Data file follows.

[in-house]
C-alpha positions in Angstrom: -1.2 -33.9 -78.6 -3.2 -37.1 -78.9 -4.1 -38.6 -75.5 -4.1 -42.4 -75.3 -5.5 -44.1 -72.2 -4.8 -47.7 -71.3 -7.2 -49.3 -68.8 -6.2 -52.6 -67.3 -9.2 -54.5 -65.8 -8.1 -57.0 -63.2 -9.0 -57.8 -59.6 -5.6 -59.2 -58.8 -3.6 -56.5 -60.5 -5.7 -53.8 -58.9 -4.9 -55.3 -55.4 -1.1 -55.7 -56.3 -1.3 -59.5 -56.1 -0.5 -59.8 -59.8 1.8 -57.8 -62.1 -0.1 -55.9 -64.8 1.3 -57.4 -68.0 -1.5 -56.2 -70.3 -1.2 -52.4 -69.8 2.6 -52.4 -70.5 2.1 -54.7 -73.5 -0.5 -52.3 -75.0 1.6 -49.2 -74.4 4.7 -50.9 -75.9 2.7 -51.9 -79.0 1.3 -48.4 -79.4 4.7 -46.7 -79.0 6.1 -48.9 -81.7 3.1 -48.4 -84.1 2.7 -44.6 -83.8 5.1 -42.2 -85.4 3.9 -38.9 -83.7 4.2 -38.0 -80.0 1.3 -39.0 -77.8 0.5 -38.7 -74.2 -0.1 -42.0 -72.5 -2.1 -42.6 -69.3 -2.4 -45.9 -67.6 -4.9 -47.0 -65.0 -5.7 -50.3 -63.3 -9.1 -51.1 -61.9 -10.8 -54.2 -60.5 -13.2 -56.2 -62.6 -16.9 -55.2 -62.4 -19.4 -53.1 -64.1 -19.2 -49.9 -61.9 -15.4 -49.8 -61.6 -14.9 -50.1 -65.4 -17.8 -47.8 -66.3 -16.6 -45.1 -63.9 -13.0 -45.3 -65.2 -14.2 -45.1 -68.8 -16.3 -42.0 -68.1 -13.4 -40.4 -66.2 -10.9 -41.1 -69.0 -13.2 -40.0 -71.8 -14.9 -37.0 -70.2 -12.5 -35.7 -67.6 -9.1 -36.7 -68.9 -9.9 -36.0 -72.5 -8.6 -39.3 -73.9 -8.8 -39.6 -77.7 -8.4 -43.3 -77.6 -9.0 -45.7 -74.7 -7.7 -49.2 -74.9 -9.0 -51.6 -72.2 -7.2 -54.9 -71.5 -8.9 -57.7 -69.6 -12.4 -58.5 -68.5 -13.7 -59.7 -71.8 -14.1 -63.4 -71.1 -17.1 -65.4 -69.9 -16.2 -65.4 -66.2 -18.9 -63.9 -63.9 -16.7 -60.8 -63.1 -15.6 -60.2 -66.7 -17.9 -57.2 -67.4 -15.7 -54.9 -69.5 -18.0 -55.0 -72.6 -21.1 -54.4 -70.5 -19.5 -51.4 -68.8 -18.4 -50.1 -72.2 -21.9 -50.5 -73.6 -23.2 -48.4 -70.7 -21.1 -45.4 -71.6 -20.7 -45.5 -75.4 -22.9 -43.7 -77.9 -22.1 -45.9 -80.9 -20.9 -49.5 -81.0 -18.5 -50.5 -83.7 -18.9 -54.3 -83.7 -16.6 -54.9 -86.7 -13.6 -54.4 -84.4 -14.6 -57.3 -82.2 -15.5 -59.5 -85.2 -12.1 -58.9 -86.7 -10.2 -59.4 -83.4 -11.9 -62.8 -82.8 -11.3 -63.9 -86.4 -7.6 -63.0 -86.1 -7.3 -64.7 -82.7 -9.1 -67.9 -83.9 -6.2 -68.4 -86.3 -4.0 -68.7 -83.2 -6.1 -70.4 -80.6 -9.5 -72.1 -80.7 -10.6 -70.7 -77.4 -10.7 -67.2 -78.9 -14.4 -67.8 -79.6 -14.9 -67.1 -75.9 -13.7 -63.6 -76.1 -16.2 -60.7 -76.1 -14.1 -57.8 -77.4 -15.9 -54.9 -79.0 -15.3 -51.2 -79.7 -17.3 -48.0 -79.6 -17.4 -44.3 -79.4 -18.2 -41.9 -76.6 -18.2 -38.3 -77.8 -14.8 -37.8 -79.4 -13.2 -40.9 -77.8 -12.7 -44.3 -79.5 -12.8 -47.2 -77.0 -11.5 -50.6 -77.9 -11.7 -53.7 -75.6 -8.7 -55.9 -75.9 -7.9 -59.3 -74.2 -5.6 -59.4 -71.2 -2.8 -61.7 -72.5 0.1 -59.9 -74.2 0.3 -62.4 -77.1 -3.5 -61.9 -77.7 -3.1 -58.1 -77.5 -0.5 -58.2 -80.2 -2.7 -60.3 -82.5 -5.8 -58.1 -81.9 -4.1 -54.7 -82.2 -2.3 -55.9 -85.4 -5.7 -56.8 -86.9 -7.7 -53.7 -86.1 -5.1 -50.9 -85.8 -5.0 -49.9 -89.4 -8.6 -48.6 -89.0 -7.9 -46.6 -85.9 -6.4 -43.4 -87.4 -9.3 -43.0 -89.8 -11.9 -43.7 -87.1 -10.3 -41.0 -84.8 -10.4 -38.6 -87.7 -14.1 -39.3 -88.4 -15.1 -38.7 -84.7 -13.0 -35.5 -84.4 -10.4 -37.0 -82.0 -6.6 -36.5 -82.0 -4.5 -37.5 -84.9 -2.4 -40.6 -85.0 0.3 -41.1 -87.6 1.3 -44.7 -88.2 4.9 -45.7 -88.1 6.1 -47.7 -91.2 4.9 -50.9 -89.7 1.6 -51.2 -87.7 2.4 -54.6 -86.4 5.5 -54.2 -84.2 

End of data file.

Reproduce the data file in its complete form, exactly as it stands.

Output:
[in-house]
C-alpha positions in Angstrom: -1.2 -33.9 -78.6 -3.2 -37.1 -78.9 -4.1 -38.6 -75.5 -4.1 -42.4 -75.3 -5.5 -44.1 -72.2 -4.8 -47.7 -71.3 -7.2 -49.3 -68.8 -6.2 -52.6 -67.3 -9.2 -54.5 -65.8 -8.1 -57.0 -63.2 -9.0 -57.8 -59.6 -5.6 -59.2 -58.8 -3.6 -56.5 -60.5 -5.7 -53.8 -58.9 -4.9 -55.3 -55.4 -1.1 -55.7 -56.3 -1.3 -59.5 -56.1 -0.5 -59.8 -59.8 1.8 -57.8 -62.1 -0.1 -55.9 -64.8 1.3 -57.4 -68.0 -1.5 -56.2 -70.3 -1.2 -52.4 -69.8 2.6 -52.4 -70.5 2.1 -54.7 -73.5 -0.5 -52.3 -75.0 1.6 -49.2 -74.4 4.7 -50.9 -75.9 2.7 -51.9 -79.0 1.3 -48.4 -79.4 4.7 -46.7 -79.0 6.1 -48.9 -81.7 3.1 -48.4 -84.1 2.7 -44.6 -83.8 5.1 -42.2 -85.4 3.9 -38.9 -83.7 4.2 -38.0 -80.0 1.3 -39.0 -77.8 0.5 -38.7 -74.2 -0.1 -42.0 -72.5 -2.1 -42.6 -69.3 -2.4 -45.9 -67.6 -4.9 -47.0 -65.0 -5.7 -50.3 -63.3 -9.1 -51.1 -61.9 -10.8 -54.2 -60.5 -13.2 -56.2 -62.6 -16.9 -55.2 -62.4 -19.4 -53.1 -64.1 -19.2 -49.9 -61.9 -15.4 -49.8 -61.6 -14.9 -50.1 -65.4 -17.8 -47.8 -66.3 -16.6 -45.1 -63.9 -13.0 -45.3 -65.2 -14.2 -45.1 -68.8 -16.3 -42.0 -68.1 -13.4 -40.4 -66.2 -10.9 -41.1 -69.0 -13.2 -40.0 -71.8 -14.9 -37.0 -70.2 -12.5 -35.7 -67.6 -9.1 -36.7 -68.9 -9.9 -36.0 -72.5 -8.6 -39.3 -73.9 -8.8 -39.6 -77.7 -8.4 -43.3 -77.6 -9.0 -45.7 -74.7 -7.7 -49.2 -74.9 -9.0 -51.6 -72.2 -7.2 -54.9 -71.5 -8.9 -57.7 -69.6 -12.4 -58.5 -68.5 -13.7 -59.7 -71.8 -14.1 -63.4 -71.1 -17.1 -65.4 -69.9 -16.2 -65.4 -66.2 -18.9 -63.9 -63.9 -16.7 -60.8 -63.1 -15.6 -60.2 -66.7 -17.9 -57.2 -67.4 -15.7 -54.9 -69.5 -18.0 -55.0 -72.6 -21.1 -54.4 -70.5 -19.5 -51.4 -68.8 -18.4 -50.1 -72.2 -21.9 -50.5 -73.6 -23.2 -48.4 -70.7 -21.1 -45.4 -71.6 -20.7 -45.5 -75.4 -22.9 -43.7 -77.9 -22.1 -45.9 -80.9 -20.9 -49.5 -81.0 -18.5 -50.5 -83.7 -18.9 -54.3 -83.7 -16.6 -54.9 -86.7 -13.6 -54.4 -84.4 -14.6 -57.3 -82.2 -15.5 -59.5 -85.2 -12.1 -58.9 -86.7 -10.2 -59.4 -83.4 -11.9 -62.8 -82.8 -11.3 -63.9 -86.4 -7.6 -63.0 -86.1 -7.3 -64.7 -82.7 -9.1 -67.9 -83.9 -6.2 -68.4 -86.3 -4.0 -68.7 -83.2 -6.1 -70.4 -80.6 -9.5 -72.1 -80.7 -10.6 -70.7 -77.4 -10.7 -67.2 -78.9 -14.4 -67.8 -79.6 -14.9 -67.1 -75.9 -13.7 -63.6 -76.1 -16.2 -60.7 -76.1 -14.1 -57.8 -77.4 -15.9 -54.9 -79.0 -15.3 -51.2 -79.7 -17.3 -48.0 -79.6 -17.4 -44.3 -79.4 -18.2 -41.9 -76.6 -18.2 -38.3 -77.8 -14.8 -37.8 -79.4 -13.2 -40.9 -77.8 -12.7 -44.3 -79.5 -12.8 -47.2 -77.0 -11.5 -50.6 -77.9 -11.7 -53.7 -75.6 -8.7 -55.9 -75.9 -7.9 -59.3 -74.2 -5.6 -59.4 -71.2 -2.8 -61.7 -72.5 0.1 -59.9 -74.2 0.3 -62.4 -77.1 -3.5 -61.9 -77.7 -3.1 -58.1 -77.5 -0.5 -58.2 -80.2 -2.7 -60.3 -82.5 -5.8 -58.1 -81.9 -4.1 -54.7 -82.2 -2.3 -55.9 -85.4 -5.7 -56.8 -86.9 -7.7 -53.7 -86.1 -5.1 -50.9 -85.8 -5.0 -49.9 -89.4 -8.6 -48.6 -89.0 -7.9 -46.6 -85.9 -6.4 -43.4 -87.4 -9.3 -43.0 -89.8 -11.9 -43.7 -87.1 -10.3 -41.0 -84.8 -10.4 -38.6 -87.7 -14.1 -39.3 -88.4 -15.1 -38.7 -84.7 -13.0 -35.5 -84.4 -10.4 -37.0 -82.0 -6.6 -36.5 -82.0 -4.5 -37.5 -84.9 -2.4 -40.6 -85.0 0.3 -41.1 -87.6 1.3 -44.7 -88.2 4.9 -45.7 -88.1 6.1 -47.7 -91.2 4.9 -50.9 -89.7 1.6 -51.2 -87.7 2.4 -54.6 -86.4 5.5 -54.2 -84.2 